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For the monster of the Red Sea, see Rahab (demon).

Rahab, (Heb. rachav; i.e., "broad," "large") was, according to the book of Joshua, a woman who lived in the city of Jericho in the Promised Land and originally worked as a prostitute.


[edit] Introduction

In Jericho, a prostitute named Rahab assisted Israelite spies with her knowledge of the current socio-cultural and military situation due to her popularity with the high ranking nobles she serviced, among others.

The spies, in return for the information, promised to save her & her family during the planned military invasion as long as she fulfilled her part of the deal by keeping the details of the contact with them secret & leaving a sign on her residence that would be a marker for the advancing soilders to avoid. When the people of Israel conqured Canaan she left prostitution, converted to Judaism and married a highly prominent member of the Jewish people. She is the subject of a disussion in one section of the Talmud.

[edit] Rahab in the Old Testament

According to the book of Joshua (Joshua 2:1-7), when the Hebrews were encamped at Shittim, in the "Arabah" or Jordan valley opposite Jericho, ready to cross the river, Joshua, as a final preparation, sent out two spies to investigate the military strength of Jericho. The spies stayed in Rahab's house, which was built into the city wall. When soldiers of the city guard came to look for them, she hid them under bundles of flax on the roof. After escaping, the spies promised to spare Rahab and her family after taking the city, even if there should be a massacre, if she would mark her house by dangling a red cord out the window.

"Rahab's being asked to bring out the spies to the soldiers (Joshua 2:3) sent for them, is in strict keeping with Eastern manners, which would not permit any man to enter a woman's house without her permission. The fact of her covering the spies with bundles of flax which lay on her house-roof (2:6) is an 'undesigned coincidence' which strictly corroborates the narrative. It was the time of the barley harvest, and flax and barley are ripe at the same time in the Jordan valley, so that the bundles of flax stalks might have been expected to be drying just then" (Geikie's Hours, etc., ii., 390).

When the city of Jericho fell (Joshua 6:17-25), Rahab and her whole family were preserved according to the promise of the spies, and were incorporated among the Jewish people. She afterwards became the wife of Salmon, a prince of the tribe of Judah (Ruth 4:21; 1 Chr. 2:11). With him she had a son Boaz, who was an ancestor of David.

Rahab is curious ethically: not only did she follow a profession that is deprecated in Judaic Law--although not totally condemned--but she has mixed allegiance: She betrays her own city (which may or may not be ruled by a tyrant); and she buys favorable treatment for her own family by doing so. In so doing, she gains a place of honor in Scripture.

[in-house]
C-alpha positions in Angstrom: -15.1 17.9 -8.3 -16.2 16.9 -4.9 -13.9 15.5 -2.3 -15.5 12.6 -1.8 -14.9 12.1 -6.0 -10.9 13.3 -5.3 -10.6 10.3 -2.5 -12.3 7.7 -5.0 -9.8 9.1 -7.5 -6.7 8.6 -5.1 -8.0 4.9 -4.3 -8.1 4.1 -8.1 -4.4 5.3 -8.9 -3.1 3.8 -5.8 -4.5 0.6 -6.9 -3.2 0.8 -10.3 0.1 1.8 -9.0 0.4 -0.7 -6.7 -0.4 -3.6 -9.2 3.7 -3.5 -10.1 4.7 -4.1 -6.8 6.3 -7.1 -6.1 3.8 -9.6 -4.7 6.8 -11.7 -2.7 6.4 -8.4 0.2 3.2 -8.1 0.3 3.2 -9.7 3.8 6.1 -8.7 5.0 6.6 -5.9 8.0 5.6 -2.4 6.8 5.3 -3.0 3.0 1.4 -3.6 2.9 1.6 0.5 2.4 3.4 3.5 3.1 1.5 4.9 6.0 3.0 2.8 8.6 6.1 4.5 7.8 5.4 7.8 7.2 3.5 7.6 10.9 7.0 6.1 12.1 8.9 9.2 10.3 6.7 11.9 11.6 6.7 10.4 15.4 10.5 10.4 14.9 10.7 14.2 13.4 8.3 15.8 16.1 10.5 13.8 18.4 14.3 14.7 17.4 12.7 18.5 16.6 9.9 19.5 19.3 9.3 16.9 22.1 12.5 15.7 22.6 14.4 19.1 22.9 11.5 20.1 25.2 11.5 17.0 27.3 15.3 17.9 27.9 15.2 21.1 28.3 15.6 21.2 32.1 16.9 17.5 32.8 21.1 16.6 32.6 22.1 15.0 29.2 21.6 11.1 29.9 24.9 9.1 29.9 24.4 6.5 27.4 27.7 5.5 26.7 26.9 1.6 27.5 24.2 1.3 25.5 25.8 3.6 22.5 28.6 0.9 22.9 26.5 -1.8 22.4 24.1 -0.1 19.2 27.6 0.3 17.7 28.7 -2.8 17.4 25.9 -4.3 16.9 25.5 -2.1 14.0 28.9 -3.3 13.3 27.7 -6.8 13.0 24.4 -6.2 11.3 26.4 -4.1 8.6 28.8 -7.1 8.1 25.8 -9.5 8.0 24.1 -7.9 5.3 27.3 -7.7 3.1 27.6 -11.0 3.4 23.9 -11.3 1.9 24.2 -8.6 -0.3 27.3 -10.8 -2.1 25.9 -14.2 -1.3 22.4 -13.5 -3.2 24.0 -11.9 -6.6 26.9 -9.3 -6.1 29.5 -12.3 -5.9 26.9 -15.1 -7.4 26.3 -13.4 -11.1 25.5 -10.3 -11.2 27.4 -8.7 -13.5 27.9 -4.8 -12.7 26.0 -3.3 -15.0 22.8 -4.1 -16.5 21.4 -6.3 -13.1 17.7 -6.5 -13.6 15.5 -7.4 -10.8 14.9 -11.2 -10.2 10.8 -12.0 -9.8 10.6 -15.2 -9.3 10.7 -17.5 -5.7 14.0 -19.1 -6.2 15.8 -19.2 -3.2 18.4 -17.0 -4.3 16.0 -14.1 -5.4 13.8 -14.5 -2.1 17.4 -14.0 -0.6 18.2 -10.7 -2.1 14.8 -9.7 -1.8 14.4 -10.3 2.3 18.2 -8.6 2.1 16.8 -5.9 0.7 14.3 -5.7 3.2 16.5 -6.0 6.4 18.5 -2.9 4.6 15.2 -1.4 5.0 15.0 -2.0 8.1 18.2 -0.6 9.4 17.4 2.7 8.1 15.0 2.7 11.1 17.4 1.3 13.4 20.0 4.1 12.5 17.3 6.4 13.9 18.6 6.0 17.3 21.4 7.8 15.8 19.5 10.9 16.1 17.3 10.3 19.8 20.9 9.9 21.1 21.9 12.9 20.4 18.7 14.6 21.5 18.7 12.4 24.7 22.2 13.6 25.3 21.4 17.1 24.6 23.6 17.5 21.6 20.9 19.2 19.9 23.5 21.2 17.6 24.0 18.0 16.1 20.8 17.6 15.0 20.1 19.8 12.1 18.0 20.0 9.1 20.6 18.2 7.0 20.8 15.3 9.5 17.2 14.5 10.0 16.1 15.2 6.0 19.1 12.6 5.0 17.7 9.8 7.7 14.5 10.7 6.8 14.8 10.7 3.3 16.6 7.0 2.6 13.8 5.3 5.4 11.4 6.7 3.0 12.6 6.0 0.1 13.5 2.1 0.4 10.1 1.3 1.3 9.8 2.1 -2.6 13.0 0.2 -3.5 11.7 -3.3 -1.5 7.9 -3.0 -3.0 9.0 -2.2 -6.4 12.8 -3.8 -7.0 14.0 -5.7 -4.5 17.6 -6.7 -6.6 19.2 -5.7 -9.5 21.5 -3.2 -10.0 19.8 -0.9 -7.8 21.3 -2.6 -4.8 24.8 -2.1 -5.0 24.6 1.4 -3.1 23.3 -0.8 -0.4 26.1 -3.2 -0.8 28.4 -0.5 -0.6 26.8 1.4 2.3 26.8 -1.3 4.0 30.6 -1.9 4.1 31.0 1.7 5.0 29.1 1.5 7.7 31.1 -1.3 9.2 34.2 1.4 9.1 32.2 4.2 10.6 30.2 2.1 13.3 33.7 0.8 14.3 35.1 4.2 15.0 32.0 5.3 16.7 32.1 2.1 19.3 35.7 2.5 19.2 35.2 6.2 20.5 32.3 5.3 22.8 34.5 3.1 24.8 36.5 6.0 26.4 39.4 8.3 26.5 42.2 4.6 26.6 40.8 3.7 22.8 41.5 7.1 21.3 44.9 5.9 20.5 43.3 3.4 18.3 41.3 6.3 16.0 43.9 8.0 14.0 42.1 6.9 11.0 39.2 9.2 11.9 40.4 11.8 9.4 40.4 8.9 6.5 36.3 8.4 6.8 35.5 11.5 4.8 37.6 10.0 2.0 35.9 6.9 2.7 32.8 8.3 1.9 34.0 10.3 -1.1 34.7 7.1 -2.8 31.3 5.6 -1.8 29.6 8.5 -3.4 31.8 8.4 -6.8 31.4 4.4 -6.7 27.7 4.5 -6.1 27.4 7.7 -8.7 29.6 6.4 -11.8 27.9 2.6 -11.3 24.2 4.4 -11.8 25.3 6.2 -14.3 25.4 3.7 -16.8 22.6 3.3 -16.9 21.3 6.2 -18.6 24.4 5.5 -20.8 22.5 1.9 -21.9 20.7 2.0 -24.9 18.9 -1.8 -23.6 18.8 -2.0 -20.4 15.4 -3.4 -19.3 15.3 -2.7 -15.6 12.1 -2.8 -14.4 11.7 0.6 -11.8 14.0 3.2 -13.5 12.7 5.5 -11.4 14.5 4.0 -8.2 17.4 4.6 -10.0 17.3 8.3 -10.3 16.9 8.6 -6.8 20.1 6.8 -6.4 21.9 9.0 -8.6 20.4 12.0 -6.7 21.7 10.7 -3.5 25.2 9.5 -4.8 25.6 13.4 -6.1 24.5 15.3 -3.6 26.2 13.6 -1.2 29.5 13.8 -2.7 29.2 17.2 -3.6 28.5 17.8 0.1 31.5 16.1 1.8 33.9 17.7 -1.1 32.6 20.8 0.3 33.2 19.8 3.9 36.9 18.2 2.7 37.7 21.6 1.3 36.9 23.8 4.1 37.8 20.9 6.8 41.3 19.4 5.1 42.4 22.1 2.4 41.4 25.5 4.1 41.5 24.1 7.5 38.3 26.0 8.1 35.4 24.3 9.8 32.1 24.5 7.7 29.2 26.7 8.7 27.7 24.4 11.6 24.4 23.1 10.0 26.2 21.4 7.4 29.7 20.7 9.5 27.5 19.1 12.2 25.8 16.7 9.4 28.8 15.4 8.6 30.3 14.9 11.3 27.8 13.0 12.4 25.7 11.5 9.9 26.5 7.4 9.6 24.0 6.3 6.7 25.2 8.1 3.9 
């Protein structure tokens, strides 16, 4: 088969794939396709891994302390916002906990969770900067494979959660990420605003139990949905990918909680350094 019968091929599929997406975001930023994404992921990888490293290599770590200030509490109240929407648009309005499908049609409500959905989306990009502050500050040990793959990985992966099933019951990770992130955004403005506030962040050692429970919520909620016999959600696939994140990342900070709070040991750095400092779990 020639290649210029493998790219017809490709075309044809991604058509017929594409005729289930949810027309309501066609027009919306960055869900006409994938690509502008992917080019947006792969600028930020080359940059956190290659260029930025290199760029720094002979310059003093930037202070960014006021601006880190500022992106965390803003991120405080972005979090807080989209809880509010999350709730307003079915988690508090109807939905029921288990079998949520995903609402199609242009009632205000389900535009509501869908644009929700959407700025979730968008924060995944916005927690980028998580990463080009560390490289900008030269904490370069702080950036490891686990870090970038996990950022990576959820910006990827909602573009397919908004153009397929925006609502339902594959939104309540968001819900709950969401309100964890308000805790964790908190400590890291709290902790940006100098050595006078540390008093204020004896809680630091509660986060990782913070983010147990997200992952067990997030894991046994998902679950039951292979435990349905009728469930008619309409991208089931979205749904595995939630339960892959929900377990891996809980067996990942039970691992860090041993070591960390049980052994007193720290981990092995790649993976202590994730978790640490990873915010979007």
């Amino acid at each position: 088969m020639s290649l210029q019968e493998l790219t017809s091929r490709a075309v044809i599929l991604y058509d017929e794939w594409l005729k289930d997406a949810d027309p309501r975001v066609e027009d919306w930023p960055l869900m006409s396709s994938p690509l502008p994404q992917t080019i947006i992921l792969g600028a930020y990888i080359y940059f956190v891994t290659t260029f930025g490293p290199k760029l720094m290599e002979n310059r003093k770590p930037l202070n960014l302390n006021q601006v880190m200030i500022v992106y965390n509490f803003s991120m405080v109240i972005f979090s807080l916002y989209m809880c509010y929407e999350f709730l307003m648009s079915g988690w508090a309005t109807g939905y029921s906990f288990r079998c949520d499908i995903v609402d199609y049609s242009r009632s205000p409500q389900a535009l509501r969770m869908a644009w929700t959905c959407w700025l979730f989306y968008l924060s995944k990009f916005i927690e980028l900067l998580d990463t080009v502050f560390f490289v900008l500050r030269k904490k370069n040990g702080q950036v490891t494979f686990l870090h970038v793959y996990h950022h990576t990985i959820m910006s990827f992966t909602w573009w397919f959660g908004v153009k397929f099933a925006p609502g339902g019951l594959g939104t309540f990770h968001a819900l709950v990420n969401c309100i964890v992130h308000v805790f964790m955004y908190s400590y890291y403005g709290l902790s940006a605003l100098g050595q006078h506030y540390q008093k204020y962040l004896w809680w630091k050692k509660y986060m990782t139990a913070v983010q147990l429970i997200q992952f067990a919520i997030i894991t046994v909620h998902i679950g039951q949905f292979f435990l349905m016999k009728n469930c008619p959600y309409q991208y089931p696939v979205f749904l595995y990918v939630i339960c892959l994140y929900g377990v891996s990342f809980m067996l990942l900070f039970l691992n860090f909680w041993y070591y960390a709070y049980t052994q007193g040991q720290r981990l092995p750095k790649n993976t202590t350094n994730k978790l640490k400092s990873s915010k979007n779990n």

This entry incorporates text from the public domain Easton's Bible Dictionary, originally published in 1897.

[edit] Rahab in the New Testament

Rahab is also mentioned in the Gospel of Matthew as one of the ancestors of Jesus. This can be found in the Genealogy of Jesus in chapter 1. In the King James version of this genealogy, her name is spelled Rachab. She married Salmon of the tribe of Judah and was the mother of Boaz. Subsequent mentions are as an example of a person of faith (Hebrews 11:31) and good works (James 2:25).

[edit] Rahab in other places

According to one Jewish tradition, she was married to Joshua himself after the siege of Jericho.

Rahab identified her house with a scarlet cord. According to some, this was later adapted by prostitutes to become a red light that was placed at their windows to indicate the nature of their business to potential customers.

Rahab's story is possibly the inspiration for the euphemism "the world's oldest profession" for prostitution.

Some have theorized that the Rahab described in Joshua is not the same person as the Rachab mentioned in Jesus Christ's genealogy. This is based on linguistic and textual evidence. (See R. K. Phillips, Rahab and Ruth, Who Were They?.) Jewish legends claim that Rahab of Jericho married Joshua Bin Nun, a descendant of Joseph. This can also be seen as an argument against her being the same Rahab in the Matthean genealogy - unless she married twice, to two different Israelite leaders of different tribes. This is possible, but not very likely. (see Ginzberg, Legends of the Jews.) Rahab who married Joshua was ancestress to Huldah, Jeremiah, Ezekiel, and other prophetesses and prophets. Rahab who married Salmon was ancestress to KIng David, all the kings of Judah, and Jesus.

Rahab appears as a character in Robert A. Heinlein's 1984 novel Job: A Comedy of Justice.

Rahab is also the name of a sea deity in some ancient religions, according to Malcom Godwin.

[edit] Resource

  • Burton, Ann. Rahab's Story. ISBN 0-451-21628-8; a fictionalized account of Rahab's early life and meeting with the Hebrew spies, Book 2 in Burton's "Women of the Bible" series

Rahab - insolence; pride, a poetical name applied to Egypt in Ps. 87:4; 89:10; Isa. 51:9, as "the proud one."

[edit] See also

fr:Rahab he:רחב nl:Rachab ru:Раав sv:Rahab


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